Hogstad, K., H. (2020): Can we kill the Bildung king? The quest for a non-sovereign concept of Bildung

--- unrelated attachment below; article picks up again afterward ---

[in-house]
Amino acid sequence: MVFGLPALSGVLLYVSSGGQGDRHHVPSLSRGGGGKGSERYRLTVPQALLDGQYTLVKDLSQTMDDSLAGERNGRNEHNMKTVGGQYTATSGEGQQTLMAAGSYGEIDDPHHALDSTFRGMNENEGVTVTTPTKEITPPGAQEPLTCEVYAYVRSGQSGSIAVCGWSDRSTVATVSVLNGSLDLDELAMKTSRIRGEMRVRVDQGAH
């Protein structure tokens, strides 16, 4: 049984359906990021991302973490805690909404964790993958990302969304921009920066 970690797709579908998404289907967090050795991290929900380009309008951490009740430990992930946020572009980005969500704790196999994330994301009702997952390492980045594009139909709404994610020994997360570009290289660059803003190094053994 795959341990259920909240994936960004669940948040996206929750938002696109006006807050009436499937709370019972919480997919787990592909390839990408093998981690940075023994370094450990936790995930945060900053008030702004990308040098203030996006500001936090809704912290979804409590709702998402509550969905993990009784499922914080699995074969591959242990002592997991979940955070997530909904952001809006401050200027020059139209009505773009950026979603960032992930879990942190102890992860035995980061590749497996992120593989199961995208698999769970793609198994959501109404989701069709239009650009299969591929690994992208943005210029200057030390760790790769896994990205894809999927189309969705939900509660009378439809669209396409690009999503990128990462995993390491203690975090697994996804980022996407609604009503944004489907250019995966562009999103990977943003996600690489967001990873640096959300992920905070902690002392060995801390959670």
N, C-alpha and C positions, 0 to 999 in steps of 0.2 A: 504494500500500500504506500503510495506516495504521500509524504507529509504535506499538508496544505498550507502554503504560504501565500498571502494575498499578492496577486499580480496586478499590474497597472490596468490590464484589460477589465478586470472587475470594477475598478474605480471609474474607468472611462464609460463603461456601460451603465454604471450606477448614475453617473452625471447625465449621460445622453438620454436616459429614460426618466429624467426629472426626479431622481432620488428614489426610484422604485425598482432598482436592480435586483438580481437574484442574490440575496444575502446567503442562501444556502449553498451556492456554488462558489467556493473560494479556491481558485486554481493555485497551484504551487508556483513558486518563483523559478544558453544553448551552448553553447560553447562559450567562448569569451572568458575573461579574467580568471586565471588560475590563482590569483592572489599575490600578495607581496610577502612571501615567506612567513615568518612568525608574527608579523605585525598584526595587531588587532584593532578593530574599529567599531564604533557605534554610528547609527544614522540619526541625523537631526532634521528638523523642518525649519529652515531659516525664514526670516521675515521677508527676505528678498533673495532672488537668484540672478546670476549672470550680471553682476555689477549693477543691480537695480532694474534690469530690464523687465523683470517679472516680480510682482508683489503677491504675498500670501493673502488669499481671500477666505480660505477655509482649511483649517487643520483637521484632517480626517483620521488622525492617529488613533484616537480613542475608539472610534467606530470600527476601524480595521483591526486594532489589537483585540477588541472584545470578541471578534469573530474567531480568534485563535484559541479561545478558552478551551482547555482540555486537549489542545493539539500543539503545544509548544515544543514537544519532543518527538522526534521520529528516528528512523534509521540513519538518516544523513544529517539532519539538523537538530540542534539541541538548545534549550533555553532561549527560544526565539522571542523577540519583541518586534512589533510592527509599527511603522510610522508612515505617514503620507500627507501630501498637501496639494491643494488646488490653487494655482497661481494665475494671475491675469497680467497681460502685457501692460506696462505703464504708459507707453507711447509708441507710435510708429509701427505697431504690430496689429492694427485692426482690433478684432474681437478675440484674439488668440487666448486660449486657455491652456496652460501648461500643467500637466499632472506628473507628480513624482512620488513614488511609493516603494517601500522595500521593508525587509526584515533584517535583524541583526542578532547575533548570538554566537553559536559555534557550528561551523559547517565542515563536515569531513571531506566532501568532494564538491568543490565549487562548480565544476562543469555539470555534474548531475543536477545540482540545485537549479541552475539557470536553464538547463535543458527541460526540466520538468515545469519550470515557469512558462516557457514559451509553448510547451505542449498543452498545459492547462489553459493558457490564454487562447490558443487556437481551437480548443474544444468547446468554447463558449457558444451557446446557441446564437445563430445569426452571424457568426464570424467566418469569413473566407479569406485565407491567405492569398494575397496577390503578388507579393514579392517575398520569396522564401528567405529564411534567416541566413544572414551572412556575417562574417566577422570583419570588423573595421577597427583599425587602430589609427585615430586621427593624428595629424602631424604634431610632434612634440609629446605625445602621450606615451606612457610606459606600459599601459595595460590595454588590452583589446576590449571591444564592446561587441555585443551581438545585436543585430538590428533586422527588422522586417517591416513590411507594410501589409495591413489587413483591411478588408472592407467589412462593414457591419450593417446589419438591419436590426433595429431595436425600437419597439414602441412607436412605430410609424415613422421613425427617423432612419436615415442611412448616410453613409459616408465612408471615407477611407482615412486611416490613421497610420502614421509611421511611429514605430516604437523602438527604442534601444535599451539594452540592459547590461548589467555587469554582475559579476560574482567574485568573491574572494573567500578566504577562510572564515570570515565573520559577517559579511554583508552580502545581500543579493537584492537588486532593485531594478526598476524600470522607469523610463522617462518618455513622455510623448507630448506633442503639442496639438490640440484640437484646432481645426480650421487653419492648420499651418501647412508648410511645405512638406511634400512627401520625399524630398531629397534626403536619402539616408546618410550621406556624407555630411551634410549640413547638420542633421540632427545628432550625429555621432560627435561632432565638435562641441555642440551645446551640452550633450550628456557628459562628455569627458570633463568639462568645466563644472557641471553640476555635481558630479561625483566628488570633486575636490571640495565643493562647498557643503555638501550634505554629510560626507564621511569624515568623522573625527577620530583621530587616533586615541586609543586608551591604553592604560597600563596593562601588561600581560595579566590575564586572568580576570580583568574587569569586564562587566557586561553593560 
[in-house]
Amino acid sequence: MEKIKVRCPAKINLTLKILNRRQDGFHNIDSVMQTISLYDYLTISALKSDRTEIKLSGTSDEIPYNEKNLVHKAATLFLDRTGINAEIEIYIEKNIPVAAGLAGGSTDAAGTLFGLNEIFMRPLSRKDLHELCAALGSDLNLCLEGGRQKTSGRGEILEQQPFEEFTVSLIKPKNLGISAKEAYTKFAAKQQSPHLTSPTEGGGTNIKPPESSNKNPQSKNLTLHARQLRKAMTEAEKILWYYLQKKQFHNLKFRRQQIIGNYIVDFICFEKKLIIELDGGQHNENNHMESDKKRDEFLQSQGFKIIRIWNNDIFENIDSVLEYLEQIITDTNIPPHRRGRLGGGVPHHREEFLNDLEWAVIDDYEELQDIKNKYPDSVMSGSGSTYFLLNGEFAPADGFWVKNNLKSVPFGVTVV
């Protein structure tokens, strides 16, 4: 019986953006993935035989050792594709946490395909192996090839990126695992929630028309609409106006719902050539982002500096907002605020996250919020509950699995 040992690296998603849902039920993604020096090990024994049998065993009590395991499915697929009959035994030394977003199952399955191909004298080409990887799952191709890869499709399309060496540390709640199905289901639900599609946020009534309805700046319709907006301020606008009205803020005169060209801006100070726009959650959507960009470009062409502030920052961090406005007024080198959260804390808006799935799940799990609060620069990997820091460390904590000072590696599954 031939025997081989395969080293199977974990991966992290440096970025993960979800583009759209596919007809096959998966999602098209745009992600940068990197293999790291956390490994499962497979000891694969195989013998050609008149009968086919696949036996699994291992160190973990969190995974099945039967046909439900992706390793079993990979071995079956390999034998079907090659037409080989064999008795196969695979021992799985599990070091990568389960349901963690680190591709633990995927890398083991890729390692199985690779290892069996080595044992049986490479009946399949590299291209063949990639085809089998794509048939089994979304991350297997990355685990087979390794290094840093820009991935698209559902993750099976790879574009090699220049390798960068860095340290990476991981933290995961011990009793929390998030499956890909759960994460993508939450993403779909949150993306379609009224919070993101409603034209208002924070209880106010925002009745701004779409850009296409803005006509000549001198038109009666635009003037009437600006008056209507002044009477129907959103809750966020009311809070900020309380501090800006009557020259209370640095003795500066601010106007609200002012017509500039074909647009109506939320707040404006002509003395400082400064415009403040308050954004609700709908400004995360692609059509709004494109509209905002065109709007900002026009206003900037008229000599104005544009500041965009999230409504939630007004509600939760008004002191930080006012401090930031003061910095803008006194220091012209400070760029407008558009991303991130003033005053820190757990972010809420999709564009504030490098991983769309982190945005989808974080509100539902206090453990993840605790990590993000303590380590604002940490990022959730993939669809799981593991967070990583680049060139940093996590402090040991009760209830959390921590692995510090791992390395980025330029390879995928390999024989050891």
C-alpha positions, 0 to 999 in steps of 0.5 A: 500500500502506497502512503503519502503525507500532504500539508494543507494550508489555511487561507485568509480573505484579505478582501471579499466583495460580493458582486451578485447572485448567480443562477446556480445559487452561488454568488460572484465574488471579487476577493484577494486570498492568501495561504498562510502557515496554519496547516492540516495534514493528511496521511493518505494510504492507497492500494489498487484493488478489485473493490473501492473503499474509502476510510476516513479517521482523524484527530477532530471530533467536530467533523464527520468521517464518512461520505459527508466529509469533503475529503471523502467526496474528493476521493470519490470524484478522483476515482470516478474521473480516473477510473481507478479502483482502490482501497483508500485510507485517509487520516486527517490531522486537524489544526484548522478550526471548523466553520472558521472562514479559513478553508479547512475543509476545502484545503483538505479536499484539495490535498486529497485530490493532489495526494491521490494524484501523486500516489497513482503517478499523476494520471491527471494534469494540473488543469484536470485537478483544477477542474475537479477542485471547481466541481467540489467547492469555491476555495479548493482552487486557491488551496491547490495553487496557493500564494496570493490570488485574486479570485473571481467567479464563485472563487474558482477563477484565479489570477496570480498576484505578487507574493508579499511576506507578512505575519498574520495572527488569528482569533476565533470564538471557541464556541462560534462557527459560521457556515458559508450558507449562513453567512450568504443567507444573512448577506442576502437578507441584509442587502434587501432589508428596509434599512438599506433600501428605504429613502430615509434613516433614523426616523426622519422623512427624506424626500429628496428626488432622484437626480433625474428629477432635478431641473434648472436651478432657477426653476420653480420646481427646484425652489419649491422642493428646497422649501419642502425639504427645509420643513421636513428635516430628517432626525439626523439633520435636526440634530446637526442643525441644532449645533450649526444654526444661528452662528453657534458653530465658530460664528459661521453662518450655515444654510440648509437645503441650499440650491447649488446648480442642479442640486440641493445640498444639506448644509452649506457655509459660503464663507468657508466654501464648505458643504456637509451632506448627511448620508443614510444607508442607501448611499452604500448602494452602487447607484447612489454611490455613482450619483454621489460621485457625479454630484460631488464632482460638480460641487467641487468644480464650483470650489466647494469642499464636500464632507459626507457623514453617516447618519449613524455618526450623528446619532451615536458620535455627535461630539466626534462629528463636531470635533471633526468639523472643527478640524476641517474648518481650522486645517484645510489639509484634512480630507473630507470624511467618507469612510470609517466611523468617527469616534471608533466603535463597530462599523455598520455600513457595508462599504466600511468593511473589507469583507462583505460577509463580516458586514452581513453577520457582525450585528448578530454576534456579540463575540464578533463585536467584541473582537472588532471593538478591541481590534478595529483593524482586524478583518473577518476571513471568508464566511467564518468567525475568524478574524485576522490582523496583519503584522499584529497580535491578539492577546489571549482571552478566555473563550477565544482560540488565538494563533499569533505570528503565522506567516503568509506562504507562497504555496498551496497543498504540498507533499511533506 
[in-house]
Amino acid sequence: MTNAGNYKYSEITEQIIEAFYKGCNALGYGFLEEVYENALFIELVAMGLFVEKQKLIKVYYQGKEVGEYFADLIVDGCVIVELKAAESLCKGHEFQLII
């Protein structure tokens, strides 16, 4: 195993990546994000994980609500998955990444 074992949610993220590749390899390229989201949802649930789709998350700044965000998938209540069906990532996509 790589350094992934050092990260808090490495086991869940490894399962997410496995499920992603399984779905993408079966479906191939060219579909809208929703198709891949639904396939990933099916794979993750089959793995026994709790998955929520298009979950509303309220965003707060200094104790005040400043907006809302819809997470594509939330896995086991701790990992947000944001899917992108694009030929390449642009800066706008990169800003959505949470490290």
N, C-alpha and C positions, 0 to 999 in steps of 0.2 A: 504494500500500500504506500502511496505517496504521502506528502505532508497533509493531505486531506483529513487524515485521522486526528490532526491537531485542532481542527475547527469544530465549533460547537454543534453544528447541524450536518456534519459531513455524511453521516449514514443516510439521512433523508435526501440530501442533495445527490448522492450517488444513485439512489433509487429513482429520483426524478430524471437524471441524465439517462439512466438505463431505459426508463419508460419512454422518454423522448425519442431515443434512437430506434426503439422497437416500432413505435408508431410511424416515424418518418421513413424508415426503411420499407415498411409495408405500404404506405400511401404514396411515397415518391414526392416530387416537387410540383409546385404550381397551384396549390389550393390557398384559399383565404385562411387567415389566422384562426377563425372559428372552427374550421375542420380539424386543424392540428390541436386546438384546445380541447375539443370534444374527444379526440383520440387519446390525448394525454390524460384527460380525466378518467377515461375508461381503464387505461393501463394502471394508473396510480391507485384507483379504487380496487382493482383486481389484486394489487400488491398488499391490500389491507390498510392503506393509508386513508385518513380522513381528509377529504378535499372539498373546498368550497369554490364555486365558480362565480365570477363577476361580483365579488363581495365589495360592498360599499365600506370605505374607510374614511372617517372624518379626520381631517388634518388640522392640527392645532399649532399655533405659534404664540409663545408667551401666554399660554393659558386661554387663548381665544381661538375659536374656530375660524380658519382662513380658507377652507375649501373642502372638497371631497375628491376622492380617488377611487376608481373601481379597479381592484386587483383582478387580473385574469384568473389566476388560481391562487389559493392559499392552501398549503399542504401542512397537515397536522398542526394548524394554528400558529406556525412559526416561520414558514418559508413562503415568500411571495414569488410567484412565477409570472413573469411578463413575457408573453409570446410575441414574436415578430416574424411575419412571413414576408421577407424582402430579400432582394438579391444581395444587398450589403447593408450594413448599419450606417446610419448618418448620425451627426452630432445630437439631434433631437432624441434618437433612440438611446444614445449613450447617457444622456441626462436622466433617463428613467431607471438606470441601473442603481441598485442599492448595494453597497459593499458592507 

Bildung has lost its critical potential, some thinkers worry, but I put forward that this might not necessarily be the case. Jan Masschelein and Norbert Ricken argue that modernity has seen Bildung and bio-power grow complicit, effectively negating Bildung’s critical edge by turning criticism into a necessary aspect of contemporary society. However, a development of this sort seems to demand a view of both Bildung and bio-power as sovereign entities that subvert the individuals who constitute them. I challenge this view by reference to Catherine Malabou's philosophy. Malabou argues that bio-power (and here consequently Bildung) seems to suffer from a residual sovereign element which upholds a separation between a material and a symbolic mode of life, even if bio-power was originally thought as a break with sovereign thinking altogether. Malabou’s engagement with the biological concept epigenesis by way of her own concept plasticity provides an ostensibly non-sovereign approach to bio-power, one that emphasizes change, creativity, accident, and reciprocal influence. I suggest that this point of view might challenge the apparent sovereignty of bio-power and open up for a non-sovereign formulation of Bildung.